The result of arranging the parts is often plotted in the form of a so-called Lorenz curve as shown in Fig. 2.22 . When doing an ABC analysis, many organizations realize that: • A small percentage of their total part numbers (e.g., 10 %) account for a substantial share of the total inventory value (e.g., 65 %)—these are the A parts. • Another ca. 20 % of the parts account for approximately 25 % of the value—these are the B parts. • The largest percentage of parts (e.g., 70 %) accounts for only a small share of the total value (e.g., 10 %)—these are the C parts. Since the A parts are expensive, causing high cost, it is essential that the requirements of these parts are carefully planned, using precise methods in order to avoid unnecessary inventory and shortage costs. Shortage cost would occur when not enough parts are available, leading to a disruption of the production process. On the other hand, the C parts are less critical. Additional inventory to provide for safety buffers is acceptable because the additional inventory cost is low. Therefore, C parts can be planned with less precision using simpler methods. For secondary requirements planning , two basic approaches exist, differing with regard to computation time and accuracy of the results. These approaches are: • Consumption-driven (stochastic) planning • Demand-driven (deterministic) planning Cumulated inventory value (%) Cumulated number of parts (%) A B C parts 100 90 80 70 60 50 40 30 20 10 % 10 20 30 40 50 60 70 80 90 100 % Fig. 2.22 Typical result of an ABC analysis 2.3 Planning Primary and Secondary Requirements 43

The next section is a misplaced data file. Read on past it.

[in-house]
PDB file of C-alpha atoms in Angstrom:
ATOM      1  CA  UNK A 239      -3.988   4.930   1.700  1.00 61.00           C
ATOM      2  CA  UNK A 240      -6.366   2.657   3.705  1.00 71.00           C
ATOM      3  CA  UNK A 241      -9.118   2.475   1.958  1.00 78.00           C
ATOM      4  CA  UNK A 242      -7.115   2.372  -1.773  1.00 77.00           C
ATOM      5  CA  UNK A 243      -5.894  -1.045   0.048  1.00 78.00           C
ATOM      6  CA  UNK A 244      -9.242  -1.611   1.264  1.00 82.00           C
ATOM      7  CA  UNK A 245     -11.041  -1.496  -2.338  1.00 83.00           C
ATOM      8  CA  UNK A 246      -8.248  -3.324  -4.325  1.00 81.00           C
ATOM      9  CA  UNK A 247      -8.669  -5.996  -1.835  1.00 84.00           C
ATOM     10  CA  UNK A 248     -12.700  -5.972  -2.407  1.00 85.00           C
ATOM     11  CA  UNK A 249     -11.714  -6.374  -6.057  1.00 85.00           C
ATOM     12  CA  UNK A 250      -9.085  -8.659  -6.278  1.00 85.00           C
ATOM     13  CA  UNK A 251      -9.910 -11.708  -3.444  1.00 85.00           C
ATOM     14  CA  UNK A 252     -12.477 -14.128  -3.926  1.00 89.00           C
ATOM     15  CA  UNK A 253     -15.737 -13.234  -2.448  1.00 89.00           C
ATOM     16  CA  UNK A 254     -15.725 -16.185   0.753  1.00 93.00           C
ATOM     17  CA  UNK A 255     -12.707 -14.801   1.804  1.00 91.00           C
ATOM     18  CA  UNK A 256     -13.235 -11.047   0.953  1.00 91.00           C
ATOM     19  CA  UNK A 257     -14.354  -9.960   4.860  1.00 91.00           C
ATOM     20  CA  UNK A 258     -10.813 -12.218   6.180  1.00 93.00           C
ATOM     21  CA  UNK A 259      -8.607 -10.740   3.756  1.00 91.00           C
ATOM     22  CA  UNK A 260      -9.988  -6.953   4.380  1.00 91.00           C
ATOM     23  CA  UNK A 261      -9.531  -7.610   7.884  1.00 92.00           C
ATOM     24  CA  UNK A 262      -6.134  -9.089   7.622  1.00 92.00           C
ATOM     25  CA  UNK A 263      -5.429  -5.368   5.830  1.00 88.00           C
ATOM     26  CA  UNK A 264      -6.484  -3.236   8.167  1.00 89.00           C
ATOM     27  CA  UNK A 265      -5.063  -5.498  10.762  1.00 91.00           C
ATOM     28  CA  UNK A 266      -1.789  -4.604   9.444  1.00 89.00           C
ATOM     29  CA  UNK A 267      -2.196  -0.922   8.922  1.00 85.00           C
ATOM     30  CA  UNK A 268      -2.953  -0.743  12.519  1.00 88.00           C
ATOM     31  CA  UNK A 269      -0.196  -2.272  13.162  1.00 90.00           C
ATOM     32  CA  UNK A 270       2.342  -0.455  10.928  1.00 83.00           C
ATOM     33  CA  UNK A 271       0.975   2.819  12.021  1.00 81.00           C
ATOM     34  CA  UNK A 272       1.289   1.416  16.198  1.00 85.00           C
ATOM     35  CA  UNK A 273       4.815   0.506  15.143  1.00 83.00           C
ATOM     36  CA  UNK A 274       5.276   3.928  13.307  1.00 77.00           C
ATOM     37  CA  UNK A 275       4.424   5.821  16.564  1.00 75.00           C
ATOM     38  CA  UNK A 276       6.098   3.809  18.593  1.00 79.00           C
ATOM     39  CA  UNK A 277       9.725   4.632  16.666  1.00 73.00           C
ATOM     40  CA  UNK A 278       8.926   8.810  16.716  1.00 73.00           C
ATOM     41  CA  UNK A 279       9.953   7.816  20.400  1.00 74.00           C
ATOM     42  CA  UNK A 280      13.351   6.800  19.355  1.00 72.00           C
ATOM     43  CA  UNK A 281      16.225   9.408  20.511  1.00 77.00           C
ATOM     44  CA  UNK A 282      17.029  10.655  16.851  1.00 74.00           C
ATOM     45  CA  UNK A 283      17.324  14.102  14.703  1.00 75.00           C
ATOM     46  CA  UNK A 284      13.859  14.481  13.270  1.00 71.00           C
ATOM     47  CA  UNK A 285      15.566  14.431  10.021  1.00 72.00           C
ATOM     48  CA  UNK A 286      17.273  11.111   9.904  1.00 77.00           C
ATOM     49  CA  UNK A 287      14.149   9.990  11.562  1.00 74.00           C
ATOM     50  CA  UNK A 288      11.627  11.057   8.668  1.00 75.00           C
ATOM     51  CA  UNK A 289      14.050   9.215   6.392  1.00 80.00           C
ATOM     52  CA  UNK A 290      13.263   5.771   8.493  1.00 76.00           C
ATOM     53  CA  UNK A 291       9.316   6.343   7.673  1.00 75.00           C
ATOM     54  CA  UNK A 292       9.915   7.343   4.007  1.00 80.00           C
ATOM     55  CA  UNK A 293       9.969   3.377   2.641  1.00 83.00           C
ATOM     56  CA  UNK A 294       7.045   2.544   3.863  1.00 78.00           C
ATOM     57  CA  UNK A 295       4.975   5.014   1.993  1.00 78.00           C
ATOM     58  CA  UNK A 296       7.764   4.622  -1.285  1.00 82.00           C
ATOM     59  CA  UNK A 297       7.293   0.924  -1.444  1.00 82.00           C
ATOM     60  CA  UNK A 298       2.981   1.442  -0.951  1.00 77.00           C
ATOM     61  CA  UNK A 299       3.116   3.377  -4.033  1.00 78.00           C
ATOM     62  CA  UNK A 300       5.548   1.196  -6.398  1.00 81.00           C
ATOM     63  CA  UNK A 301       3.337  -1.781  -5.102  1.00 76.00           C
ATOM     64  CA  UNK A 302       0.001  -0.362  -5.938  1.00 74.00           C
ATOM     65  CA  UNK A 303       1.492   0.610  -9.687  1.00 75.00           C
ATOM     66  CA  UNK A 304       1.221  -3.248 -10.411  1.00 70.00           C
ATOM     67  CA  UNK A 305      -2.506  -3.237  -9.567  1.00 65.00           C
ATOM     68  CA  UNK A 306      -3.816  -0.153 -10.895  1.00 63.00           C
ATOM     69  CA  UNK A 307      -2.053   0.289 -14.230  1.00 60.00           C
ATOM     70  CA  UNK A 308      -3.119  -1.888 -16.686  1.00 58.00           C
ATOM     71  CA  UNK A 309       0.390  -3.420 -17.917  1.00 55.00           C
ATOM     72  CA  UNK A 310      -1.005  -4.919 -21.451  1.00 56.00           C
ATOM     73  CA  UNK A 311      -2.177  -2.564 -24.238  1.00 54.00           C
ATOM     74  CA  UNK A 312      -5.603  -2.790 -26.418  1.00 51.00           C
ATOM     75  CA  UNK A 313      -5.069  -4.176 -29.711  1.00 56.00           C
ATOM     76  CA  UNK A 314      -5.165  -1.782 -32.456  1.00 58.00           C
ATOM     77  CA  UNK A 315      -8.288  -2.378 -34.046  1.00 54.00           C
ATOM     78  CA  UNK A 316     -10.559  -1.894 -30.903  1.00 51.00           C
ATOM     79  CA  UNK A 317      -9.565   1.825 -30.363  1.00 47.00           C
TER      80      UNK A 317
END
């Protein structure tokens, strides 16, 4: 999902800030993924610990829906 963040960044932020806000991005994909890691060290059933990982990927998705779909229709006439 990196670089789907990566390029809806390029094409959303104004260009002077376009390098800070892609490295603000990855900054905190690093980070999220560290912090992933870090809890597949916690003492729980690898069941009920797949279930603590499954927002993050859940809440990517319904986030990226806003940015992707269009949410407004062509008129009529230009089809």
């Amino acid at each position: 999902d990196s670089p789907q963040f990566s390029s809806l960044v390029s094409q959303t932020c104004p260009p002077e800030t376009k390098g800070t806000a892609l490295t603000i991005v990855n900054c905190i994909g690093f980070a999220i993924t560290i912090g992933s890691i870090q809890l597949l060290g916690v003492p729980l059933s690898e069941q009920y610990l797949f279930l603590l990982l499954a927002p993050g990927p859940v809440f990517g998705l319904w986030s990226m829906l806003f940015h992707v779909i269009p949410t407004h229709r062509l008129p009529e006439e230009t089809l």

Consumption-driven planning is fairly simple but not exact, whereas requirements-driven planning is exact, but requires a lot of computing effort. Taking these characteristics into account, many companies choose to employ the two approaches as follows: • A parts are planned in a requirements-driven way. • B parts are also planned requirements driven or partly requirements and partly consumption driven. • C parts are planned consumption driven. 2.3.1 Consumption-Driven Planning Consumption-driven planning involves estimat- ing the secondary requirements based on past consumption rates, whereas requirements-driven planning calculates the exact amounts using the bills of materials. The same methods used to forecast end- product sales can be used to predict future mate- rial requirements: moving averages, exponential smoothing, etc. If the forecast value applies to an entire period (e.g., a quarter) and consumption is constant per unit of time, a consumption rate can be calculated by dividing the forecast value by the length of the period. This quotient is also known as the withdrawal rate. After the forecasted requirements have been determined, two other issues need to be addressed:
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